For you who are more experienced, this little quiz will be old hat for you. It’s a 20-question matching quiz to sharpen the writing/publishing part of your brain. So, take a few minutes, grab a pen and paper, and let’s go: (Sorry for the misalignment of the list. Parts of the answers in the right column wrap around underneath the first word in the left side of the list. WordPress alignment is the problem.)

  1. _______GENRE                        A. $ EARNED AFTER BOOK IS OUT

 

  1. _______MANUSCRIPT SUB. B. YOUR NAME PRINTED W/WORK

 

  1. _______ QUERY LETTER      C.  SUMMARY OF BOOK ON COVER

 

  1. _______ COVER LETTER     D.  UNDERLYING MESSAGE

 

  1. _______ PROPOSAL              E.  CLEVER BEGINNING OF STORY

 

  1. _______ CRITIQUE/EDIT    F.  CATEGORY

 

  1. _______ REJECTION            G.  “PLEASE LOOK AT MY WORK”

 

  1. _______ CONTRACT             H.  ALL ABOUT YOU & YOUR WORK

 

  1. _______ MARKETING          I.  “DOES NOT MEET OUR NEEDS”

 

10._______ PITCH                            J.  SPREAD THE WORD ABOUT YOU

 

11._______ HOOK                            K. SENDING IT TO THE PUB. CO.

 

12._______ STORY LINE                 L. “ENCLOSED PLEASE FIND …”

 

13._______ THEME                           M.  $ FOR NOT BEING PUBLISHED

 

14._______ PLOT                               N. EARNED BEFORE BOOK IS OUT

 

15._______ BLURB                            O. ESSENTIAL REVIEW OF WORK

 

16._______ CREDITS                        P. OF THIS A WRITER DREAMS

 

17._______ BYLINE                           Q. LIST OF ACCOMPLISHMENTS

 

18._______ ADVANCE                       R. ACTION IN YOUR STORY

 

19._______ROYALTY                         S. WHAT YOUR STORY IS ABOUT

 

20._______KILL FEE                        T. GETS THE ATTENTION OF THE

EDITOR OR AGENT

 

Well, how do you think you did? Here are the answers:

 

  1. F    2.   K.     3.  G     4.   L.   5. H     6.  O     7.   I.       8.   P.      9.  J.    10.   T
  2. E. 12. S.    13.   D.   14.  R.    15.  C   16.  Q   17.  B.   18.   N.    19.  A.     20.  M

Happy writing!

Marsha

(Web) www.marshahubler.com

Montrose Christian Writers Conference

http://www.montrosebible.org/OurEvents/tabid/113/page_550/1/eventid_550/58/Default.aspx

(Horse Facts Blog) www.horsefactsbymarshahubler.wordpress.com

(More Shameless Promotion)

 

SNOW, PHANTOM STALLION OF THE POCONOS

SNOW

Dallis Parker copes with bullying at school by dreaming about owning Snow, a wild Mustang, who most folks believe doesn’t even exist. Then she actually touches the horse, and her life is changed forever.

http://www.amazon.com/Snow-Phantom-Stallion-Marsha-Hubler-ebook/dp/B013GUF078/ref=sr_1_1?s=books&ie=UTF8&qid=1449523382&sr=1-1&keywords=Snow%2C+Phantom+Stallion+of+the+Poconos

EVENING PERKS AT THE MONTROSE CHRISTIAN WRITERS CONFERENCE – 2016

Westcotts.+BigDuck

Do you like to laugh?

How sharp are you at Jeopardy?

Jeanne.Mull.Readers.Theater.2015Would you like to read a section of your written work to the entire conference assembly?

Then it’s time to register for the Montrose Christian Writers Conference July 17th to the 22nd. Besides choosing from over 40 workshops during the week, three evenings offer additional perks:

Monday Evening: Puppets on Parade will present faculty and conferees who would like to participate in a fun-filled program of puppetry and ventriloquism. You may volunteer to be in the program or relax in the audience and enjoy the event.

Wednesday Evening: Odd Ducks’ Dilemma, a Jeopardy-type game will challenge panels of three volunteers each, both faculty and conferees, with questions about writing/publishing on all different levels.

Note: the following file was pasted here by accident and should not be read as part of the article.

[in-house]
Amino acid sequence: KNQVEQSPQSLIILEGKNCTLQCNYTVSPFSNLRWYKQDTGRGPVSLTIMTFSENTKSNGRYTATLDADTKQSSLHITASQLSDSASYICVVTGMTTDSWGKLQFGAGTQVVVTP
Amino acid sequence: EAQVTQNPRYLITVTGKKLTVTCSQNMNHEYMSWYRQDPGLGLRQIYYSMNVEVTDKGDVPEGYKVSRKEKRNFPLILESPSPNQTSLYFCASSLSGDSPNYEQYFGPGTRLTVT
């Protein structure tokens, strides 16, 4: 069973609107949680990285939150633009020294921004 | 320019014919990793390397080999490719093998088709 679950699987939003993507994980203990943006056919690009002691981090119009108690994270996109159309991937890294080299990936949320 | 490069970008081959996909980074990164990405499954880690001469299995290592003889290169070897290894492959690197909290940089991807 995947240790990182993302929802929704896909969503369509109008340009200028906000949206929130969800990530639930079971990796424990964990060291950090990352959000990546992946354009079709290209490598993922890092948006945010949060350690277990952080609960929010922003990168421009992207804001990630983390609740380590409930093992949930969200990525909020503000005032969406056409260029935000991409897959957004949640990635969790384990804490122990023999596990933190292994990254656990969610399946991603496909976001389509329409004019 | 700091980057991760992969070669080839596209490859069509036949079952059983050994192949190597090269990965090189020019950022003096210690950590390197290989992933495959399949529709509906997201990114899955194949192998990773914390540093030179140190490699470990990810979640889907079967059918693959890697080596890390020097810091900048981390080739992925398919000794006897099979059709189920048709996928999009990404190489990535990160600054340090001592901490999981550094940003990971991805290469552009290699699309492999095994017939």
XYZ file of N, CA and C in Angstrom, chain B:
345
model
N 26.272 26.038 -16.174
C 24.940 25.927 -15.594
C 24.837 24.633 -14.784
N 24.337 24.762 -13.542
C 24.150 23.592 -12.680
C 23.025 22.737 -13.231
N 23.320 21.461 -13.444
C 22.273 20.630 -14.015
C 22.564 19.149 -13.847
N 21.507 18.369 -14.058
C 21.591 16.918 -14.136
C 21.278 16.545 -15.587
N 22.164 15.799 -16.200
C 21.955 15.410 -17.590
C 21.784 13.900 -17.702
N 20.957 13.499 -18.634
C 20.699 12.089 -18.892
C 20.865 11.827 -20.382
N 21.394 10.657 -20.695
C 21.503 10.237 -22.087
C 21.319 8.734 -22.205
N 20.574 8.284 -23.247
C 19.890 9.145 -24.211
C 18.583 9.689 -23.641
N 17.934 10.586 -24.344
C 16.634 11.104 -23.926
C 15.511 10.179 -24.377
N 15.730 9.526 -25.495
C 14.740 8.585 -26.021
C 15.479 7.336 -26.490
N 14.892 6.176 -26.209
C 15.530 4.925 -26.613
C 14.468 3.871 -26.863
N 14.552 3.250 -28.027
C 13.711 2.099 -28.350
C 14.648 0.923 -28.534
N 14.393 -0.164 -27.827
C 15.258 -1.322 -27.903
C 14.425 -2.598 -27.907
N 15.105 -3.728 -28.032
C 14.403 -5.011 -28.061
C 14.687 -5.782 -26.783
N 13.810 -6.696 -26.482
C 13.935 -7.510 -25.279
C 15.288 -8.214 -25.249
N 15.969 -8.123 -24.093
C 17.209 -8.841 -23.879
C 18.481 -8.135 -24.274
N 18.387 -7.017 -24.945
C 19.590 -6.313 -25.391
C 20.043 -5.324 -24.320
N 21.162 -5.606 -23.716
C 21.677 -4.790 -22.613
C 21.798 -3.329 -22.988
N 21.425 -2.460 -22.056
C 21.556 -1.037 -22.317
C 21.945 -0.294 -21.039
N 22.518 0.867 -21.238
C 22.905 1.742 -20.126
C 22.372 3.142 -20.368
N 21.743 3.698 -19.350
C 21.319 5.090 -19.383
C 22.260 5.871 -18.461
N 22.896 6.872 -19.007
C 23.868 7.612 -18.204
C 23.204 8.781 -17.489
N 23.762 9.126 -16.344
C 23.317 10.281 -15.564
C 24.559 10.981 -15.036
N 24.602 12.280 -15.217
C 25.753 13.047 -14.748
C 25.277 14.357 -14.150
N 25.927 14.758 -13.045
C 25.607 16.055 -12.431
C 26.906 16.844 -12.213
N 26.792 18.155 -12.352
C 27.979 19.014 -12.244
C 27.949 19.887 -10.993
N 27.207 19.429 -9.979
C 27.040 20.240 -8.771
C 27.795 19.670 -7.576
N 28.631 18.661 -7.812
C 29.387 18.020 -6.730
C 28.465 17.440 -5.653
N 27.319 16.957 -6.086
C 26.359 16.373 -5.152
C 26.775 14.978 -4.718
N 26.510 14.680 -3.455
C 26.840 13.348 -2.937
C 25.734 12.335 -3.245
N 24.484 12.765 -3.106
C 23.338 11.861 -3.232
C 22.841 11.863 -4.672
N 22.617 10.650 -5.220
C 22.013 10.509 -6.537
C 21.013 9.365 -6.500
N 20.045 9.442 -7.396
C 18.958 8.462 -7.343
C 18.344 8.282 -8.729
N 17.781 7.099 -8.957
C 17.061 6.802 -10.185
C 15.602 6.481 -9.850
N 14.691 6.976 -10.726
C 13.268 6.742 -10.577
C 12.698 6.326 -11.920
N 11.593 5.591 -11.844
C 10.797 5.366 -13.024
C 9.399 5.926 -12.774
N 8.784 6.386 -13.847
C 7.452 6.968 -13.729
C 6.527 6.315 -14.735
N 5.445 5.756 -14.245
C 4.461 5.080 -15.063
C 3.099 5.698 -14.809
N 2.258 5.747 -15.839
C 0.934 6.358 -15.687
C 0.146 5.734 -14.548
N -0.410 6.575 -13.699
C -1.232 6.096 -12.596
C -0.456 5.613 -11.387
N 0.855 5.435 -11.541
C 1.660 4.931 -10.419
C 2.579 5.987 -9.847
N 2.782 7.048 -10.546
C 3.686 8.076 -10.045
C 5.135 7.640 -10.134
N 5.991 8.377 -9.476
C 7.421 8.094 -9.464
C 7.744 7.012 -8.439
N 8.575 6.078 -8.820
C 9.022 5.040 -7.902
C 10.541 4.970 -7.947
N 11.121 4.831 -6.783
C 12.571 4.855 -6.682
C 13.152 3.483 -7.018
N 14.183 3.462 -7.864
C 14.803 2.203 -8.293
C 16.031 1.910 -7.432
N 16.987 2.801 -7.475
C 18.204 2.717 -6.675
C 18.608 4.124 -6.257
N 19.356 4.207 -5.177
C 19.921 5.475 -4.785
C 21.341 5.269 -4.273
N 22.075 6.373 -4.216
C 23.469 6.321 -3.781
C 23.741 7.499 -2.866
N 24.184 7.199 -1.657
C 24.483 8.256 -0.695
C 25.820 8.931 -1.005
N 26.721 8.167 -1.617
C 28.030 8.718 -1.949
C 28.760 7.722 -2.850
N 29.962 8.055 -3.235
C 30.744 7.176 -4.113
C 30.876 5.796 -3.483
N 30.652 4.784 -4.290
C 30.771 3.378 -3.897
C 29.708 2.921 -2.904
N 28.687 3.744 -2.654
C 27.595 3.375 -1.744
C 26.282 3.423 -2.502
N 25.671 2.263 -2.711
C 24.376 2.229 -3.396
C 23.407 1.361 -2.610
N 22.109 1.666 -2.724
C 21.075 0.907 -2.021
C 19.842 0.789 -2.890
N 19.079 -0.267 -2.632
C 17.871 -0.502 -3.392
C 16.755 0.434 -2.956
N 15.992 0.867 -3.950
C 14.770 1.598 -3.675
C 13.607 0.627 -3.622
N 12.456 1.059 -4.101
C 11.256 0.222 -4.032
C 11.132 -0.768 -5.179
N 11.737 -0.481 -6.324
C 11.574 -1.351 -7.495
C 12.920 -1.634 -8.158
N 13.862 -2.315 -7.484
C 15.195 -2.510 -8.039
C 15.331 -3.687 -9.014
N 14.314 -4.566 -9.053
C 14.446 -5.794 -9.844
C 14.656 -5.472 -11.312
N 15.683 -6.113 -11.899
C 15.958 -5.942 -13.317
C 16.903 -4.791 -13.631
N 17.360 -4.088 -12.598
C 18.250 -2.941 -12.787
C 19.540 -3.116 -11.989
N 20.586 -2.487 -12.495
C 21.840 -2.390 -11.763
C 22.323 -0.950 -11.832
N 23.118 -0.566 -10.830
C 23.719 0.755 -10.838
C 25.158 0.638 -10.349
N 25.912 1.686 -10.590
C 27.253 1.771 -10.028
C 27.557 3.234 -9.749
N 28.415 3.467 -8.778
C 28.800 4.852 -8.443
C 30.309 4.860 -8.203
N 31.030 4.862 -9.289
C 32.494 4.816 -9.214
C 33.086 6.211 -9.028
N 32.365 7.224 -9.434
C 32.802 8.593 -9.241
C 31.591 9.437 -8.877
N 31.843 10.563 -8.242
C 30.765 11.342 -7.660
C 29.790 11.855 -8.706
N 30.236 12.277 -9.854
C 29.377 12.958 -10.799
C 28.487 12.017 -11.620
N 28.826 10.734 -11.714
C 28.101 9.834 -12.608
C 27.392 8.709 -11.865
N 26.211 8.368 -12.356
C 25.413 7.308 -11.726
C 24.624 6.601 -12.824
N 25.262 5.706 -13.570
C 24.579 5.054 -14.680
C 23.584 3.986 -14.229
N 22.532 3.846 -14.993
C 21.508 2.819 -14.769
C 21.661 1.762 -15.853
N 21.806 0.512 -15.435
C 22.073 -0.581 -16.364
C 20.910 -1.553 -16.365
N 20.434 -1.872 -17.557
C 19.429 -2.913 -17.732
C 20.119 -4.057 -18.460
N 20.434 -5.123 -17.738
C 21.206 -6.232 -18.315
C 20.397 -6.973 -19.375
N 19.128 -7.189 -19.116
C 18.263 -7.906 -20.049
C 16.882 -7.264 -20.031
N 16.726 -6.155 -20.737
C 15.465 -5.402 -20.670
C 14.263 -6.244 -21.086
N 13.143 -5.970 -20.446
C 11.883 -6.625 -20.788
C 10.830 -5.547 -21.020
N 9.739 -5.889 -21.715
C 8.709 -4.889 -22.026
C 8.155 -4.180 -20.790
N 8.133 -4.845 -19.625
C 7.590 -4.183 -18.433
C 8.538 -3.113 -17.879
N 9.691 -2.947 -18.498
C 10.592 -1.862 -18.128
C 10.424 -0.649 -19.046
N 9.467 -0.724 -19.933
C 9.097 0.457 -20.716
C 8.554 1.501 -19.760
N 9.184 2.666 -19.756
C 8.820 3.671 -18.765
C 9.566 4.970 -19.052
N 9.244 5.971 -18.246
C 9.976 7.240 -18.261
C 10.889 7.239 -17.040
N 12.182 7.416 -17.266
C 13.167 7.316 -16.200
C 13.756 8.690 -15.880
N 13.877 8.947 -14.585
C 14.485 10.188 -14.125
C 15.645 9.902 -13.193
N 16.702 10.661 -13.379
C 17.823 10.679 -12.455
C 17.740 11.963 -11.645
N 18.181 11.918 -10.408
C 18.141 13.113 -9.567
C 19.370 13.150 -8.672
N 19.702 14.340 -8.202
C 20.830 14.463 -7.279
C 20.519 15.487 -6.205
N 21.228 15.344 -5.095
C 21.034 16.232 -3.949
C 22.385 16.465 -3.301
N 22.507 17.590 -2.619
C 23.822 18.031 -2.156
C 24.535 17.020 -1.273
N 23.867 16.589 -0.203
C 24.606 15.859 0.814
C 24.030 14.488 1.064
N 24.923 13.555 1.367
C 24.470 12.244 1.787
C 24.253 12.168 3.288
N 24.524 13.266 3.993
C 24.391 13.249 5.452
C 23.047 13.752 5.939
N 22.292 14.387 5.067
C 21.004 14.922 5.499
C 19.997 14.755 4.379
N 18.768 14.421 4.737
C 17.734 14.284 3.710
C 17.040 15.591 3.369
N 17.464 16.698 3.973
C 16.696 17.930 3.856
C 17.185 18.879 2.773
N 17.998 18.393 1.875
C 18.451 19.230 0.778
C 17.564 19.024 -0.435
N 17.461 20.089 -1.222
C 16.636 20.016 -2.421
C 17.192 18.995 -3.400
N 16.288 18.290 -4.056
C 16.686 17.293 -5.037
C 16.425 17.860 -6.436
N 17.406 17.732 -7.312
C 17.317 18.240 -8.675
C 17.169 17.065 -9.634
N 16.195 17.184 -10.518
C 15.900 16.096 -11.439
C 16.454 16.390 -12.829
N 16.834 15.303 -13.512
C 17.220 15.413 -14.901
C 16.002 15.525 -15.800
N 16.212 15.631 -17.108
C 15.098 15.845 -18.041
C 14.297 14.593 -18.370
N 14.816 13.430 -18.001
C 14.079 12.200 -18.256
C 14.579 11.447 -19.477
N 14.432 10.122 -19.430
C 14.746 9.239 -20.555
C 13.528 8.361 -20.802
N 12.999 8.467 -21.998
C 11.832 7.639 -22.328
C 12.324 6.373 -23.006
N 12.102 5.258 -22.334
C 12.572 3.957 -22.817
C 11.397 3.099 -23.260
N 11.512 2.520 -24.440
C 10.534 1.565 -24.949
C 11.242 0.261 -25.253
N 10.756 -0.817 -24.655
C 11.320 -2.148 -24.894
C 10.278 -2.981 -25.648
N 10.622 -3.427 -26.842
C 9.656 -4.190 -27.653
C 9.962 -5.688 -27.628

Example: Answer – The author of Alice in Wonderland

The Question – Who is Lewis Carroll?

Thursday Evening: Writers’ Theater invites any conferee or faculty member to read a three-minute section of any written work. It’s an evening of creativity you’ll enjoy whether you participate or cheer on the writers brave enough to read their work to their peers.

Please go to http://www.montrosebible.org/OurEvents/tabid/113/page_550/1/eventid_550/58/Default.aspx

for all the details and a registration form. I hope to see you at Montrose in July!

Marsha

Director

(More shameless promotion)

Whispering Hope

A wild horse and an angry young woman. Is there a secret to taming them both?

Foster kid, Skye Nicholson, sets her sights on a new teen and a rescued wild Mustang

at Keystone Stables.

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Book 7. Keystone Stables

April 25, 2016

 

Research for Nonfiction

 

Do I Need To Do Research for my Nonfiction Work?

Detective.w.Spy.Glass.Cartoon

“Well, that’s a no-brainer,” you say. “Even if you’re writing your life history, you’d probably need an ancient facts book to see what REALLY BIG happened the year you were born. Duh. Nonfiction means ‘no fakey talkey.’”

Right. We all assume, and correctly, that nonfiction requires research, except maybe if you’re writing poetry, although you need to keep your facts straight there, too, if you’re writing practically anything but mushy love notes.

Let’s discuss the importance of keeping good notes and doing the necessary research to make your manuscript a reliable and trustworthy document.

How About the Internet?

Yes, Google has brought to all of us a library on our desks in our homes. But, please reconsider Wikipedia for all your research. It’s all right to use it as a reference, but sometimes online sources are not 100% accurate. You need to spend some time at the brick-and-mortar library. And not just hanging around the encyclopedia shelves either.

Let’s say you plan to write a coffee table book that would attract sports car racing fans. You want to find facts and photos about “The First Car Races in the United States.”

Online searches and encyclopedias are a good place to start, but only a good place to start. Where else can you find information about early car races? Let’s list a few:

1.Libraries (more than one, including public libraries and college libraries), which should have a wealth of all kinds of books about the topic

2.Racing magazine archives

3.Biographies and autobiographies of famous “car people” like Henry Ford

4.Race tracks, contemporary race car drivers, local auto racing clubs

5.Race car museums

6.Manufacturing plants of race cars

There are just a few ideas of where you could get your facts for your project.

So after you start collecting the facts, what’s the best way to save them?